Sip:  What fruits or other flavors am I reminded of when I sip a wine

Drumroll please… it is finally time to drink that wine!  Sip that is, not gulp.  With wine, a little goes a long way and is meant to be enjoyed and savored versus quenching your thirst from a good workout.  When tasting wine, make sure you have not recently eaten anything which might leave a lingering taste in your mouth and take it from DOMSOM, you definitely do not want to drink wine immediately after brushing your teeth!  Ready, set, sip.

  • Fruits – the DOMSOM Principle of Wine Tasting table lists all the different types of fruit flavors found in wines.  What is important is that not all apple flavors or peach flavors are the same.  Just ripe apples are crisp, tart and refreshing.  Over ripe apples of the same variety are juicy, soft and sweet.  Baked apples are a whole different experience!  The point is not only does a wine reflect various fruit flavors, but also the condition of the fruit!  Ripe, over-ripe, baked, stewed, jammy, bruised – however you describe fruit, you can describe how it translates into what you taste in a glass of wine!
  • Other – some wine flavors are not fruit flavors.  White wines can have flavors of wet stones or concrete – often referred to as mineral flavors.  Specific varietals can have plant-like flavors or vegetable-like flavors such as grass, green peppers, asparagus, herbs or spices.  The extreme variety of flavors found in white wine is what makes it super fun and exciting!

It is important to note wine can have multiple levels of flavor referred to as primary, secondary and tertiary just as it can have multiple layers of aroma.  The most dominant flavors you will taste in the Sip stage are the Primary Flavors while Secondary and Tertiary flavors will become more pronounced when you have had multiple sips or are in the final S, Savor.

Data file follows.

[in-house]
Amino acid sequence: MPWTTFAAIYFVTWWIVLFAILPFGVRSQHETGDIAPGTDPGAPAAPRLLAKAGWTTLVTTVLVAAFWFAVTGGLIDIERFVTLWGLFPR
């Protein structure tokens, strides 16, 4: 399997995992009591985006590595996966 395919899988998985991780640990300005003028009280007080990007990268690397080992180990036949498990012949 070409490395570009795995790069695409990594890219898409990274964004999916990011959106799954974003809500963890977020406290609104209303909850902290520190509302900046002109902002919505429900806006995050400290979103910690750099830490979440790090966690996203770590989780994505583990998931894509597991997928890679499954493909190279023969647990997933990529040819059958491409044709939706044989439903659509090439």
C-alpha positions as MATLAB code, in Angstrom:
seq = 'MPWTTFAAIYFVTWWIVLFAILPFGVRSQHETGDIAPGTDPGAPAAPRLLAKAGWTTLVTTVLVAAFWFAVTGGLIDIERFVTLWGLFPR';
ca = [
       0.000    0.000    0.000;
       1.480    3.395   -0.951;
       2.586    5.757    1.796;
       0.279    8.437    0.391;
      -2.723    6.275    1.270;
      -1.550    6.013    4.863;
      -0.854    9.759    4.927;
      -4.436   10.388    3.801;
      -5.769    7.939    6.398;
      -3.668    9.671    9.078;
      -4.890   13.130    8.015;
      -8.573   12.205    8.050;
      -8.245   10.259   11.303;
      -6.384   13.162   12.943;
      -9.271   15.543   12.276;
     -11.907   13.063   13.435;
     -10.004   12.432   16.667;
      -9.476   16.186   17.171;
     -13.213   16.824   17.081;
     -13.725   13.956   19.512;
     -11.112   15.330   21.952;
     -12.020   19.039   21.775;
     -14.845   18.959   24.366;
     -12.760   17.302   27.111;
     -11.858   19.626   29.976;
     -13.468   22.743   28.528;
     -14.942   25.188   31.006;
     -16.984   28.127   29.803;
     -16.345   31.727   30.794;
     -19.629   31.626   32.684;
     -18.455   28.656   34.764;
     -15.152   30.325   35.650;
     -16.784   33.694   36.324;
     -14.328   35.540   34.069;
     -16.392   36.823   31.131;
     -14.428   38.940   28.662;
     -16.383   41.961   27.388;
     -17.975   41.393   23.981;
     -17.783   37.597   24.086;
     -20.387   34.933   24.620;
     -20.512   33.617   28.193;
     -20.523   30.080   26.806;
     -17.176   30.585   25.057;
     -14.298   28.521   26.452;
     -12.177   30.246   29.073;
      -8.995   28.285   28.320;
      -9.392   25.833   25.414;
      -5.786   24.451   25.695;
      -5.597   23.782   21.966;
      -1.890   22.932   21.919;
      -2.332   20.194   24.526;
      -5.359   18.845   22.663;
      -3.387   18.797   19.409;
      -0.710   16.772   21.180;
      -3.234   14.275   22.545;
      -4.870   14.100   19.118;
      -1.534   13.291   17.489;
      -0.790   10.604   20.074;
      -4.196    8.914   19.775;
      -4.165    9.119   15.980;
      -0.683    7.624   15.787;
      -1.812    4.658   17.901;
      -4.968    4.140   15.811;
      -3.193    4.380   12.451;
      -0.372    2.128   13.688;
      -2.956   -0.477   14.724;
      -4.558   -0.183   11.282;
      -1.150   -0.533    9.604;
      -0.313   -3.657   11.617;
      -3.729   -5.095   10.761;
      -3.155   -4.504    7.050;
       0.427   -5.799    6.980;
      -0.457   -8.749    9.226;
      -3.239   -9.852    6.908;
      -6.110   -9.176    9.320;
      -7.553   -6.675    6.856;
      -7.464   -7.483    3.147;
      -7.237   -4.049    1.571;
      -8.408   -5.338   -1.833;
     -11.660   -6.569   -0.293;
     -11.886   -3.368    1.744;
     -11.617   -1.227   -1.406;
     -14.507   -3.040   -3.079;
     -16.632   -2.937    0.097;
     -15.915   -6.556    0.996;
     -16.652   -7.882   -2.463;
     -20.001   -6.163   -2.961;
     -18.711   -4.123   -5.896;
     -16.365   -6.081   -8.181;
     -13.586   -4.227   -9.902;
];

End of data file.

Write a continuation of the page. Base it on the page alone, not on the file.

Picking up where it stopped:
Primary Flavors:  These are directly linked to the grape variety itself.  Each variety has basic characteristics true to its origin.  Sound confusing?  Let’s look at another fruit with numerous varieties to help explain, apples.  Green granny smith apples have distinct flavors and are highly tart making your mouth pucker.  Golden delicious are also pale green, but are much sweeter and juicier.  Make sense?  Primary grape flavors and smells are directly associated with the variety and through the fermentation process, produce base wines which fit within profiles matching what one would expect of the varietal.

Secondary Flavors: After fermentation, wines may experience a wide variety of influences during the storage and maturation stages.  You have already learned about most of them and you can reference the “Making White Wine” stages and DOMSOM’s “Principles of Wine Tasting:  White Wine” chart for details on how oak barrels, malolactic fermentation and lees aging can dramatically change the flavor of a white wine.

Secondary: Impact of fermentation on a wine

  • Lees – bread, yeast, dough
  • Malolactic Fermentation – cream, butter, curd
  • Oak – smoke, wood, vanilla, baking spice

Tertiary Flavors:  White wines can age in oak barrels or in bottles.  Oak barrels allow small amounts of air to flow through them slowly changing the flavor, and even color, of the wine through a process called “oxidation”.  Have you ever cut an apple in half and had it turn brown on you?  That’s oxidation!  Even storing wine in bottles can change the flavor of the wine over time.   

Tertiary:  Impact of storage and / or aging on a wine

  • Bottle – dried fruits, earth, mushrooms, honey, petrol (Riesling)
  • Oak – vanilla, spices, toasted nuts